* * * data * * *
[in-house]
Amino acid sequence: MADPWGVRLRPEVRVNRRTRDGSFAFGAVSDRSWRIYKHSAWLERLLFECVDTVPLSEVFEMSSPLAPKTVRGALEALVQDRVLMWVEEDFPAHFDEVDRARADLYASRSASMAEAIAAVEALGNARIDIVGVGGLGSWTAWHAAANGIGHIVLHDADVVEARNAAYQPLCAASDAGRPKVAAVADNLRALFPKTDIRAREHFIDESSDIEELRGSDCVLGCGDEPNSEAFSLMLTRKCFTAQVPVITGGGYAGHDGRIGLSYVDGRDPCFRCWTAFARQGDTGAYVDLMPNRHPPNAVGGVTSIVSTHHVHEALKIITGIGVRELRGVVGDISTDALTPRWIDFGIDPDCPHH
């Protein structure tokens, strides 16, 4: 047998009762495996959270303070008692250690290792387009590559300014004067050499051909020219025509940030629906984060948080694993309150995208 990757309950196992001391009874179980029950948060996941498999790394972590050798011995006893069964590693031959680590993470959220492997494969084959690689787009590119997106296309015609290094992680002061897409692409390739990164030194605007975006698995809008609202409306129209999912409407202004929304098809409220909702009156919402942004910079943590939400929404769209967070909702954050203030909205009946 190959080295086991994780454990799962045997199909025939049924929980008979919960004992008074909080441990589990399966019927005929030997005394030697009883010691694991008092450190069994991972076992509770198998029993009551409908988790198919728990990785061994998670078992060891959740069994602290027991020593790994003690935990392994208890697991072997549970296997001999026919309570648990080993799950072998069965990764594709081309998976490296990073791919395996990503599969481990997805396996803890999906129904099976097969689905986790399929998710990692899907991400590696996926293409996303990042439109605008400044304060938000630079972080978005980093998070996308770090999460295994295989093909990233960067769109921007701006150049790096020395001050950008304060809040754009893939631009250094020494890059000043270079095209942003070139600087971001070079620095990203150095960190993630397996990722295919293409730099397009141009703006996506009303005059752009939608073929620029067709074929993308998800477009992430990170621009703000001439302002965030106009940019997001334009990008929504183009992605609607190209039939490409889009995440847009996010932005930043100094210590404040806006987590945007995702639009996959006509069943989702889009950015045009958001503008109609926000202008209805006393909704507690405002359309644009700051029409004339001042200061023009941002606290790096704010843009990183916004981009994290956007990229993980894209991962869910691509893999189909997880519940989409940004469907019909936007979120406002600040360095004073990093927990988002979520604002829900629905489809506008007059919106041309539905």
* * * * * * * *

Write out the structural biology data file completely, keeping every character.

[in-house]
Amino acid sequence: MADPWGVRLRPEVRVNRRTRDGSFAFGAVSDRSWRIYKHSAWLERLLFECVDTVPLSEVFEMSSPLAPKTVRGALEALVQDRVLMWVEEDFPAHFDEVDRARADLYASRSASMAEAIAAVEALGNARIDIVGVGGLGSWTAWHAAANGIGHIVLHDADVVEARNAAYQPLCAASDAGRPKVAAVADNLRALFPKTDIRAREHFIDESSDIEELRGSDCVLGCGDEPNSEAFSLMLTRKCFTAQVPVITGGGYAGHDGRIGLSYVDGRDPCFRCWTAFARQGDTGAYVDLMPNRHPPNAVGGVTSIVSTHHVHEALKIITGIGVRELRGVVGDISTDALTPRWIDFGIDPDCPHH
């Protein structure tokens, strides 16, 4: 047998009762495996959270303070008692250690290792387009590559300014004067050499051909020219025509940030629906984060948080694993309150995208 990757309950196992001391009874179980029950948060996941498999790394972590050798011995006893069964590693031959680590993470959220492997494969084959690689787009590119997106296309015609290094992680002061897409692409390739990164030194605007975006698995809008609202409306129209999912409407202004929304098809409220909702009156919402942004910079943590939400929404769209967070909702954050203030909205009946 190959080295086991994780454990799962045997199909025939049924929980008979919960004992008074909080441990589990399966019927005929030997005394030697009883010691694991008092450190069994991972076992509770198998029993009551409908988790198919728990990785061994998670078992060891959740069994602290027991020593790994003690935990392994208890697991072997549970296997001999026919309570648990080993799950072998069965990764594709081309998976490296990073791919395996990503599969481990997805396996803890999906129904099976097969689905986790399929998710990692899907991400590696996926293409996303990042439109605008400044304060938000630079972080978005980093998070996308770090999460295994295989093909990233960067769109921007701006150049790096020395001050950008304060809040754009893939631009250094020494890059000043270079095209942003070139600087971001070079620095990203150095960190993630397996990722295919293409730099397009141009703006996506009303005059752009939608073929620029067709074929993308998800477009992430990170621009703000001439302002965030106009940019997001334009990008929504183009992605609607190209039939490409889009995440847009996010932005930043100094210590404040806006987590945007995702639009996959006509069943989702889009950015045009958001503008109609926000202008209805006393909704507690405002359309644009700051029409004339001042200061023009941002606290790096704010843009990183916004981009994290956007990229993980894209991962869910691509893999189909997880519940989409940004469907019909936007979120406002600040360095004073990093927990988002979520604002829900629905489809506008007059919106041309539905």